Harnessing the sun's rays to produce a beam of pure energy has long been the goal of inventors from the ancient Greek engineer Archimedes (focused mirrors to destroy invading ships) to James Bond villains (space-based lasers of "Diamonds are Forever" and "Die Another Day").
But new research may realize the dream for a more down-to-Earth use: renewable energy.
A researcher in Uzbekistan has proposed a plan using small parabolic mirrors about 3 feet in diameter, combined with new two-layer ceramic disks to produce laser light.
"It is possible to make solar-powered lasers with the efficiency of 30 to 40 percent," said Shermakhamat Payziyev, a researcher at the Scientific and Production Association "Akadempribor" in Tashkent.
Payziyet said his proposal is a step beyond a similar project unveiled by Japanese researchers in 2007 which used a glass Fresnel lens instead of mirrors to create a laser to combust magnesium found in seawater.
Payziyet says his plan, published this month in the Journal of Renewable and Sustainable Energy, would use the sun's energy to create a laser to power electric cells.
"We proposed an idea how to convert effectively the solar light into the laser," Payziyet said. "In principle it can be converted into electricity by using concentrating photovoltaic modules with the efficiency of about 50 percent or closer to 100 percent in the near future."
Solar-powered lasers already exist on an experimental basis. But there have always been two major issues: removing the heat generated by the mirrors and the converting one kind of power to another efficiently.
Payziyet's unit tackles both.
When sunlight hits the ceramic material, it excites the electrons and causes them to emit laser light of a specific wavelength. To control the heat, the ceramic disk would be mounted atop a heat sink through which water would be pumped. The laser light would then take another reflective bounce through the ceramic surface, which produces an extra amount of efficiency, Payziyet said.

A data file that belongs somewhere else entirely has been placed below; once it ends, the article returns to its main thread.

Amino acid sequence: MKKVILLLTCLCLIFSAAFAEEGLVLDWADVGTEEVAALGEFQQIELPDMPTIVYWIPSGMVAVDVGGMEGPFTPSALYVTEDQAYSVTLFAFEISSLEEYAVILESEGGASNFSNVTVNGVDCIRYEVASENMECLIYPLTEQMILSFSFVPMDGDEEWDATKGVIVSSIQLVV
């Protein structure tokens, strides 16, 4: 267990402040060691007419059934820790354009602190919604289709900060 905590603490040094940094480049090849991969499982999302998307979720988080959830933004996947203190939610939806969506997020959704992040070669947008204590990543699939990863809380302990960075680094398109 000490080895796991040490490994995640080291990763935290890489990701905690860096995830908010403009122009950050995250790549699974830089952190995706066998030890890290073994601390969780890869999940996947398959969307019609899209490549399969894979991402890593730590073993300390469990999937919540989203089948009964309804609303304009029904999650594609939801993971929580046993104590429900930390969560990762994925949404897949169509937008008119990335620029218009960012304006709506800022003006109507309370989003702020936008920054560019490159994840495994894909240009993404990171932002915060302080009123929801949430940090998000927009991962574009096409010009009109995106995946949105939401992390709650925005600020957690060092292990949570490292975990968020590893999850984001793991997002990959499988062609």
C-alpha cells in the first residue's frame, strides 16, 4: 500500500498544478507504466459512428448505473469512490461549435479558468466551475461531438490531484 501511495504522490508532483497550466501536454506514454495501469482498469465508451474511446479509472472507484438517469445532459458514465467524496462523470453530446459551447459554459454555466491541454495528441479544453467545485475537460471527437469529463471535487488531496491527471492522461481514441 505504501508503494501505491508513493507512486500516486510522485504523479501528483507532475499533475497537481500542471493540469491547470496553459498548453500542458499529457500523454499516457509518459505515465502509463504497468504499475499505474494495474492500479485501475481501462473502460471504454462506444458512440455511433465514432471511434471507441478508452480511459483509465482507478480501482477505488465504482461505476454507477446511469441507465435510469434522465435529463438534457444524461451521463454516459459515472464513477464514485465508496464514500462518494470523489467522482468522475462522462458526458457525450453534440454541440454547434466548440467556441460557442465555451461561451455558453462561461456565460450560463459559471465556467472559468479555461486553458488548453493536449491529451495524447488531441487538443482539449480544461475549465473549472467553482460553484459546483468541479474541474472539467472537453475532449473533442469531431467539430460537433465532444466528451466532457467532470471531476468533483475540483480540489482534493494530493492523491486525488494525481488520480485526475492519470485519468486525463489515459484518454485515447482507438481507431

Sounds cool, but the project does have some doubters.
Eli Yablonovich, professor of electrical engineering and computer sciences at the University of California at Berkeley and director of the NSF's Center for Energy Efficient Electronics Science, wrote a paper about unfocused solar powered lasers back in 1983. He says focused lasers haven't really worked out.
"They don't solve any useful problems," Yablonovich in an email. Laser energy from the sun "can be directed into a solar cell, but the added complexity is not worth it."
Yablonovich believes that advanced solar collectors are a better bang for the energy-collecting buck and co-founded Alta Devices, a Silicon Valley firm which is making high-efficiency photovoltaic solar cells.
Despite the obstacles, Payziyet says his proposed solar-powered laser will get off the ground. He says it can be used to synthesize industrial quantities of nano-particles and nano-powders used to manufacture composite materials, superconductors, solar batteries and advanced paints or coatings.
He works at the site of the world's largest solar furnace, known as the Big Solar Furnace in Uzbekistan. It sounds like a bad guy's lair, but Payziyev says he's no Bond villain out to create a death ray.
"It is obvious that any new idea will be considered regarding its use in military purposes at first, but I am not supporter of this bad idea," he said. "The solar laser is a promising way in the use of renewable energy as an ultimate energy source for peaceful purposes."